A newly published report from the American Cancer Society has shone a light on increases in cancer survival rates over the past few decades, citing a 29 percent drop in overall mortality rates between 1991 and 2017 in the US. The steady decline is attributed to a range of factors, with the period examined including the sharpest one-year decline ever recorded.
The figures come from the society’s “Cancer Statistics, 2020” report and paint a picture of long-term decline in mortality rates from common types of cancer. Reduction in mortality from lung cancer, the leading cause of cancer death, was a significant driver in the overall trend, with death rates declining by 51 percent between 1990 and 2017 in men, and 26 percent between 2002 and 2017 in women. According to the report, this was due to lower smoking rates, improved early detection methods and advances in treatment. But the sharpest drops of all were observed in melanoma skin cancer, which saw death rates drop by seven percent between 2013 and 2017. The authors credit new immunotherapy drugs as part of the reason for this decline.
“The accelerated drops in lung cancer mortality as well as in melanoma that we’re seeing are likely due at least in part to advances in cancer treatment over the past decade, such as immunotherapy,” says William G. Cance, MD, chief medical and scientific officer for the American Cancer Society. “They are a profound reminder of how rapidly this area of research is expanding, and now leading to real hope for cancer patients.”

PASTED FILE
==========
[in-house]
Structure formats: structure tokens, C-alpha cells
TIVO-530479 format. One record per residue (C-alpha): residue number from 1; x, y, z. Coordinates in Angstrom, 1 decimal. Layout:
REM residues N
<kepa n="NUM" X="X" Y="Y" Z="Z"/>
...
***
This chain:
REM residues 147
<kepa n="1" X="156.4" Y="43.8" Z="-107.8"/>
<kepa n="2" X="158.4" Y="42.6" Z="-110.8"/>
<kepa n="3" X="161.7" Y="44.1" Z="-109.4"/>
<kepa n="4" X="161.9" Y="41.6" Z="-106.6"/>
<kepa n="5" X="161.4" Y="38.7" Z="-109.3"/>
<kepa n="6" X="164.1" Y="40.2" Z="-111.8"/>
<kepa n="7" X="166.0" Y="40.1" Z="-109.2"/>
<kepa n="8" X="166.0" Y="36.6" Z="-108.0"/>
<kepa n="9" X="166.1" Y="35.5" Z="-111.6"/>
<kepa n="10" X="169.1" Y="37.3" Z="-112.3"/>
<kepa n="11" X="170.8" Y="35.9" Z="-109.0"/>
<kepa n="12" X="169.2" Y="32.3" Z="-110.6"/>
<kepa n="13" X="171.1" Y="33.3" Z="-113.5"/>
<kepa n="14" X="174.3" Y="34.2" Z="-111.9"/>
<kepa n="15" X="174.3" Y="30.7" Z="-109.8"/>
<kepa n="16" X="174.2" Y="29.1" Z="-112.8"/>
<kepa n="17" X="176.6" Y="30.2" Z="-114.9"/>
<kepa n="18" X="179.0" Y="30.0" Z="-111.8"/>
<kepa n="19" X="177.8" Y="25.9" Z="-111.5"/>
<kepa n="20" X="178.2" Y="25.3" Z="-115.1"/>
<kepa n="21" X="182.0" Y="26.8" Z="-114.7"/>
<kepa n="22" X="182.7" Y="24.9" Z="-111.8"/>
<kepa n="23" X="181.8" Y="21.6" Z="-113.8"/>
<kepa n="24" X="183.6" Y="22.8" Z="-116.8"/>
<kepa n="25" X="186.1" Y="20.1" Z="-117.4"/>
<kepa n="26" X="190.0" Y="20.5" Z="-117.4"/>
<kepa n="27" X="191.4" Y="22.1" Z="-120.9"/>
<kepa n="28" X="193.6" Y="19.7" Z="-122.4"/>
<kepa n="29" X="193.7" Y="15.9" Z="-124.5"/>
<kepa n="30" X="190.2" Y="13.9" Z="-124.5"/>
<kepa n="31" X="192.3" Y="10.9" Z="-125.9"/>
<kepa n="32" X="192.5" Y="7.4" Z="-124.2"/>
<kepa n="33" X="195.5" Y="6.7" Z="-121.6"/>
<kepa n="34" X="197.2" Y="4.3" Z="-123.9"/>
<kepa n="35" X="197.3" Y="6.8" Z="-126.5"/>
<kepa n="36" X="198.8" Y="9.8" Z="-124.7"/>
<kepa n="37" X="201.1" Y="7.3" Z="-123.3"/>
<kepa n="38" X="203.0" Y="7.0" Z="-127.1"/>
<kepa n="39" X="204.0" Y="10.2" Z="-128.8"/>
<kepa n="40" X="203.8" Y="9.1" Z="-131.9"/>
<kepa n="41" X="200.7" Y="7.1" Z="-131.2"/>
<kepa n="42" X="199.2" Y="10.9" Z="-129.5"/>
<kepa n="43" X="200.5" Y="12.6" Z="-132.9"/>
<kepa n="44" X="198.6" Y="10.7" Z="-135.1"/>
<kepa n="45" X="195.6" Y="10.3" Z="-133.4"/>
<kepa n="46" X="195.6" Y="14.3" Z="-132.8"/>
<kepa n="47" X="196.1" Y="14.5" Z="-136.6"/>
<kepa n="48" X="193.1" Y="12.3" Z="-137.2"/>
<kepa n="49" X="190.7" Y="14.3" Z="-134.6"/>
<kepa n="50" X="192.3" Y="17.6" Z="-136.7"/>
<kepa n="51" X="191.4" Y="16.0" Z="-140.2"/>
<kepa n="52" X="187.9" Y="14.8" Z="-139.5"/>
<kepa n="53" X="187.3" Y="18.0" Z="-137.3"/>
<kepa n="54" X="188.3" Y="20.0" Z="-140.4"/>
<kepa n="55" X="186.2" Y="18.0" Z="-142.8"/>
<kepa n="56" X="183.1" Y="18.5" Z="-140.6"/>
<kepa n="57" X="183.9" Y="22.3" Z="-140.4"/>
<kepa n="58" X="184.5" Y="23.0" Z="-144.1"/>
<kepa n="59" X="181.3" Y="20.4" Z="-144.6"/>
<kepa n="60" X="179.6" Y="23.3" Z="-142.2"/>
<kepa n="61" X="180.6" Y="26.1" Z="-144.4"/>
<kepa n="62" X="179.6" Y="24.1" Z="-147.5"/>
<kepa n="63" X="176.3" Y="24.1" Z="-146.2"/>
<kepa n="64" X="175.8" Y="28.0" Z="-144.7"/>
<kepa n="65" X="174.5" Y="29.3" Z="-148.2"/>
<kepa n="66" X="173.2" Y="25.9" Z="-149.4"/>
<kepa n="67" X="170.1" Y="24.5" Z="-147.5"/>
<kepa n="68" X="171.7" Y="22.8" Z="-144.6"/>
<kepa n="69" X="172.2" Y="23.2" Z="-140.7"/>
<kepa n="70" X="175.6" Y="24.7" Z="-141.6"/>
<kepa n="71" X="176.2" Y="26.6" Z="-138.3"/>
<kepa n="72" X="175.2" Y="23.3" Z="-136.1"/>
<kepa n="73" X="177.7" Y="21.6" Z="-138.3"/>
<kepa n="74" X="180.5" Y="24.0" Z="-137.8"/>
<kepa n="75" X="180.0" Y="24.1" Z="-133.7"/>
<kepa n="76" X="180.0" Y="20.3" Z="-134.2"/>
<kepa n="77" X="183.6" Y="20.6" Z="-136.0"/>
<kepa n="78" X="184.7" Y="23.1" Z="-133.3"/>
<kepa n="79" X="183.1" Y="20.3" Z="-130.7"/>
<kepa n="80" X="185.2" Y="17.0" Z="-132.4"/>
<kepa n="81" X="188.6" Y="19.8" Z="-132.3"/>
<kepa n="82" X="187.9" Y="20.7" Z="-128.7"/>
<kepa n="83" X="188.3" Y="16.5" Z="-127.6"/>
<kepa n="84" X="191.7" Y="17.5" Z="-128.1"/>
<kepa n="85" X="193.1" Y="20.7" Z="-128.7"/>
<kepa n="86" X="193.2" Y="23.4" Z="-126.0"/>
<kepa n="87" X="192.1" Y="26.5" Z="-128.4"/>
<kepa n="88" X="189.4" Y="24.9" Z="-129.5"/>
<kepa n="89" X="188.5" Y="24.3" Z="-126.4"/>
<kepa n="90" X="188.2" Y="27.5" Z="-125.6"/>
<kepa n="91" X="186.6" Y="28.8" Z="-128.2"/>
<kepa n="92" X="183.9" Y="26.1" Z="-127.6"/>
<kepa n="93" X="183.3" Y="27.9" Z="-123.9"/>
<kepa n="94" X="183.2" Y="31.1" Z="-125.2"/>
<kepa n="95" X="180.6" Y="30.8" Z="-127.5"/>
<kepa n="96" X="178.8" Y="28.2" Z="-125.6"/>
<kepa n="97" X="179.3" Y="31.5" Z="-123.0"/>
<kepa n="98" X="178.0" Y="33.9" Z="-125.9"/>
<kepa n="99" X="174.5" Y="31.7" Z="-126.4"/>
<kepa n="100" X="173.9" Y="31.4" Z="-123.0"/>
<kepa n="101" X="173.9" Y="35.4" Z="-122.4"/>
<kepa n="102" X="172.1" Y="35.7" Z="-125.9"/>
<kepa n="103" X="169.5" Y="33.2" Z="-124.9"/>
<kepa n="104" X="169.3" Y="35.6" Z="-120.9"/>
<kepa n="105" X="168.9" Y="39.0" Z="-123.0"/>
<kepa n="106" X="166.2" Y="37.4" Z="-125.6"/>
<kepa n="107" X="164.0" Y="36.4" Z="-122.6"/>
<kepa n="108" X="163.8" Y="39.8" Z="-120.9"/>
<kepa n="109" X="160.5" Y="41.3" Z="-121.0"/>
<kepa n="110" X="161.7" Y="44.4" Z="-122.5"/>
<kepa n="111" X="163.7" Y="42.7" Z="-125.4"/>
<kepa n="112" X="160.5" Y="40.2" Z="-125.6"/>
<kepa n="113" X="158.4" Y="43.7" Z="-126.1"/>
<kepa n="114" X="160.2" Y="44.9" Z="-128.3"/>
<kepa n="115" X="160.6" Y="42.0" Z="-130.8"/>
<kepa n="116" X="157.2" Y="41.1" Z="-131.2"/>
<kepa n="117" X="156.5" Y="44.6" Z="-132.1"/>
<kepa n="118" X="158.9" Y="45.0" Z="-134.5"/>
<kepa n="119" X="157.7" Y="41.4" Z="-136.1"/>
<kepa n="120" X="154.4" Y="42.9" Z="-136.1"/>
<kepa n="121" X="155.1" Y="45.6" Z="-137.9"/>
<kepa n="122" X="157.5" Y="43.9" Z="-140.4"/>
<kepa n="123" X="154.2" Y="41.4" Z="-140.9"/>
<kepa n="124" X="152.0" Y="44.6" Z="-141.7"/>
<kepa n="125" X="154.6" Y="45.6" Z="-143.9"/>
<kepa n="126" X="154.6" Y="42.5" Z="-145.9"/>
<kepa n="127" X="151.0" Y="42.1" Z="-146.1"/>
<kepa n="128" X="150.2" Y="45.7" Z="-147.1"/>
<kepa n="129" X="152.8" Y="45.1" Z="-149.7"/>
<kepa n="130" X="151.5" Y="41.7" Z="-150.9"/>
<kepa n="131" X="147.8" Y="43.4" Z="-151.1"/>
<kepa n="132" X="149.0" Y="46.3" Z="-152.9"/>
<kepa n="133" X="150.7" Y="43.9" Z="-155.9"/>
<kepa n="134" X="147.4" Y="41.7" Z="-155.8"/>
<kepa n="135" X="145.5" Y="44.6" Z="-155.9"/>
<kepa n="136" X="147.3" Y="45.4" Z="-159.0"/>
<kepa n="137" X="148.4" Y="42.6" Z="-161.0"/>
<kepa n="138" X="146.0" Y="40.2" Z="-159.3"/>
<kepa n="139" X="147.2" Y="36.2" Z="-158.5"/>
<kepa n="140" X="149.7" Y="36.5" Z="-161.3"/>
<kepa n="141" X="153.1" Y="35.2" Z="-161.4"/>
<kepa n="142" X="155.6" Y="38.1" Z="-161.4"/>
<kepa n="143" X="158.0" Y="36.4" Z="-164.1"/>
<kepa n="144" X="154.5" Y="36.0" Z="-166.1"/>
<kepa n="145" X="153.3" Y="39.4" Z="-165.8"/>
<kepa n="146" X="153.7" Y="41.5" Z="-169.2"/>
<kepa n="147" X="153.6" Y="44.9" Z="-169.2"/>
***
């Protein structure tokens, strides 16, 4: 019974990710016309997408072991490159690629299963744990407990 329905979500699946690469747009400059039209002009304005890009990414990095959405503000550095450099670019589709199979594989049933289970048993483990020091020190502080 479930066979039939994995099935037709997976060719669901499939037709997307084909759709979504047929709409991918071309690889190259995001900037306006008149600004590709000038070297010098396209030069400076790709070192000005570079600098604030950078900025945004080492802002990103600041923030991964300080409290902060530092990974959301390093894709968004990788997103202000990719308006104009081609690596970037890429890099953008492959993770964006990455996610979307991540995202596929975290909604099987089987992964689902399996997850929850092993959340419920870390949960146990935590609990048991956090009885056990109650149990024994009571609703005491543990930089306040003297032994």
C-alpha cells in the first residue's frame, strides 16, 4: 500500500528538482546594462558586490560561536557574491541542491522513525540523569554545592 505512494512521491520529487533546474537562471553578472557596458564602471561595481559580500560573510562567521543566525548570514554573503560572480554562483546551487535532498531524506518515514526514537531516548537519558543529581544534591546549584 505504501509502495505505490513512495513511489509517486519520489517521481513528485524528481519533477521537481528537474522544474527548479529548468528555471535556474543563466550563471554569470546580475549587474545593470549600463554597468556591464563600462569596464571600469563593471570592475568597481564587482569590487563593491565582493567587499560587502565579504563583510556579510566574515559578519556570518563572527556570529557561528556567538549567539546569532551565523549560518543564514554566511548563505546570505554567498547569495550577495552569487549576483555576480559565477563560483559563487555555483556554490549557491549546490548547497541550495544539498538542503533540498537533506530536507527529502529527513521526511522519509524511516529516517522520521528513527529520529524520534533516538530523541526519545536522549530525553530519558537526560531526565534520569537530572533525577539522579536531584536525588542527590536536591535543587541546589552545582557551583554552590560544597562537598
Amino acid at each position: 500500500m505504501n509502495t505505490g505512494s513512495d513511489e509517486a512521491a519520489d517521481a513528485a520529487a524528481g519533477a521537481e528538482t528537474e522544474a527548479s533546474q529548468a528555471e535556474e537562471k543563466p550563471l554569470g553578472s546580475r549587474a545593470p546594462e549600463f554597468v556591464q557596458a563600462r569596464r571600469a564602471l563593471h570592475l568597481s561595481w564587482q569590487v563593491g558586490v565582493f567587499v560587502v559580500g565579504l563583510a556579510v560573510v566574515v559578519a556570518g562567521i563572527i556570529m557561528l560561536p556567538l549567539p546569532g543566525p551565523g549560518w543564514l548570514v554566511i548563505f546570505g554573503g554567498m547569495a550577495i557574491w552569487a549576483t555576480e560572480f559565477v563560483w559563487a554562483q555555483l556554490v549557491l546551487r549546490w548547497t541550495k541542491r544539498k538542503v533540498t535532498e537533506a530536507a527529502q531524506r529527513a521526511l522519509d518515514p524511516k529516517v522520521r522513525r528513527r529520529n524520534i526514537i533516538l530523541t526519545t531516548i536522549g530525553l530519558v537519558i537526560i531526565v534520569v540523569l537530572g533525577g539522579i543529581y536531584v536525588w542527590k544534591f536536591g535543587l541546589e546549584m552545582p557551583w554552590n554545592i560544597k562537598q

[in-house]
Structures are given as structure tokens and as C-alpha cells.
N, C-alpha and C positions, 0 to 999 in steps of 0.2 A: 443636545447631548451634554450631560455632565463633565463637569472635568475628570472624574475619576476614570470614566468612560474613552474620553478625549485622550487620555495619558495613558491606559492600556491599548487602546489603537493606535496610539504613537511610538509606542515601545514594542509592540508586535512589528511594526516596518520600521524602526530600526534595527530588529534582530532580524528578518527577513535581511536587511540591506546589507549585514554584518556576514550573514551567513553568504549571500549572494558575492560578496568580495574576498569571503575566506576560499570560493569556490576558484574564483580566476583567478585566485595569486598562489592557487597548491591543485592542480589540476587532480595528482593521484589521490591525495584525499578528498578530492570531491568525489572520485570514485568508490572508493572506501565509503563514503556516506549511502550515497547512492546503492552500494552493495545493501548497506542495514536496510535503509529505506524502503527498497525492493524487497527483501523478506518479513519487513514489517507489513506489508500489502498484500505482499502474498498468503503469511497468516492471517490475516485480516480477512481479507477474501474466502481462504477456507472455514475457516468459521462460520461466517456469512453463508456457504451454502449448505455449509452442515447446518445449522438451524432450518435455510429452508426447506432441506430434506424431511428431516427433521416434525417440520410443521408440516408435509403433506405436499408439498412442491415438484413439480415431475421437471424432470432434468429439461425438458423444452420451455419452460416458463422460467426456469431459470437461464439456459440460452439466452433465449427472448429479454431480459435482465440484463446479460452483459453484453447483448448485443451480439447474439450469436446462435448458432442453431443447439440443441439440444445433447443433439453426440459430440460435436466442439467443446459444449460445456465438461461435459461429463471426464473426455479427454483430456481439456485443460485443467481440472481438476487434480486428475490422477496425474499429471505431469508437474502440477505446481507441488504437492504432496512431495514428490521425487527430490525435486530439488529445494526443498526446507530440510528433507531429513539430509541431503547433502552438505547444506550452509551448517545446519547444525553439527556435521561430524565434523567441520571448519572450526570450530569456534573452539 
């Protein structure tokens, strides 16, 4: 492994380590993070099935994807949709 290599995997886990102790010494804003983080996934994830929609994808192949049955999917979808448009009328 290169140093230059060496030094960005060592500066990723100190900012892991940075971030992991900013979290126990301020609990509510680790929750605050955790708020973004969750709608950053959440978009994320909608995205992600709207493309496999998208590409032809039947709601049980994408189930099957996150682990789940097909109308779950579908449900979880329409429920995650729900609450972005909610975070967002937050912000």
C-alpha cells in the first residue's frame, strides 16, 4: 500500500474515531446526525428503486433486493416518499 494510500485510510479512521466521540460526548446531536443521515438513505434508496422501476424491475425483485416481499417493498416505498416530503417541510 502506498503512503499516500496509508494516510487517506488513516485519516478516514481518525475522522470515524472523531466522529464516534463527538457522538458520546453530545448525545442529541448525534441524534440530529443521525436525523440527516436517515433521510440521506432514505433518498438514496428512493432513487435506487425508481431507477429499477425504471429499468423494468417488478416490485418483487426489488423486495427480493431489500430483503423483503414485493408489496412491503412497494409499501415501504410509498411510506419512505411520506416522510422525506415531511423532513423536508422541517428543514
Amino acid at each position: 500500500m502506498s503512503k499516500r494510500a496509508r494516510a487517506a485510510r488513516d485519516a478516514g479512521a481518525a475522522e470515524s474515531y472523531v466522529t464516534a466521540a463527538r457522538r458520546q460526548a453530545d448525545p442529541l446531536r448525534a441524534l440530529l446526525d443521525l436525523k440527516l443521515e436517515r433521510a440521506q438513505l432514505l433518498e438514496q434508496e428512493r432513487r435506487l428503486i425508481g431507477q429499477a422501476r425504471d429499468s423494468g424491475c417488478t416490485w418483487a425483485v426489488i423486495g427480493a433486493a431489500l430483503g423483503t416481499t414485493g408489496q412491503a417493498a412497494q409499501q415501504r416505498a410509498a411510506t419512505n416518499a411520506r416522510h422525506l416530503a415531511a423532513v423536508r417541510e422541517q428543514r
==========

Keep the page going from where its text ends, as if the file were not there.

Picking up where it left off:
Other significant declines in death rates were observed for breast cancer which dropped 40 percent between 1989 and 2017, prostate cancer, which dropped 52 percent between 1993 and 2017 and colorectal cancer, which declined by 53 percent in men between 1980 and 2017 and 57 percent in women between 1969 and 2017. These, together with lung cancer, are the four most common cancer types.
Among all of this was an average decline in overall cancer deaths of 1.5 percent per year between 2008 and 2017. The trend equates to more than 2.9 million lives saved since 1991, when cancer mortality was at its highest.
The 2.2 percent decline from 2016 and 2017 was the largest single-year drop ever recorded.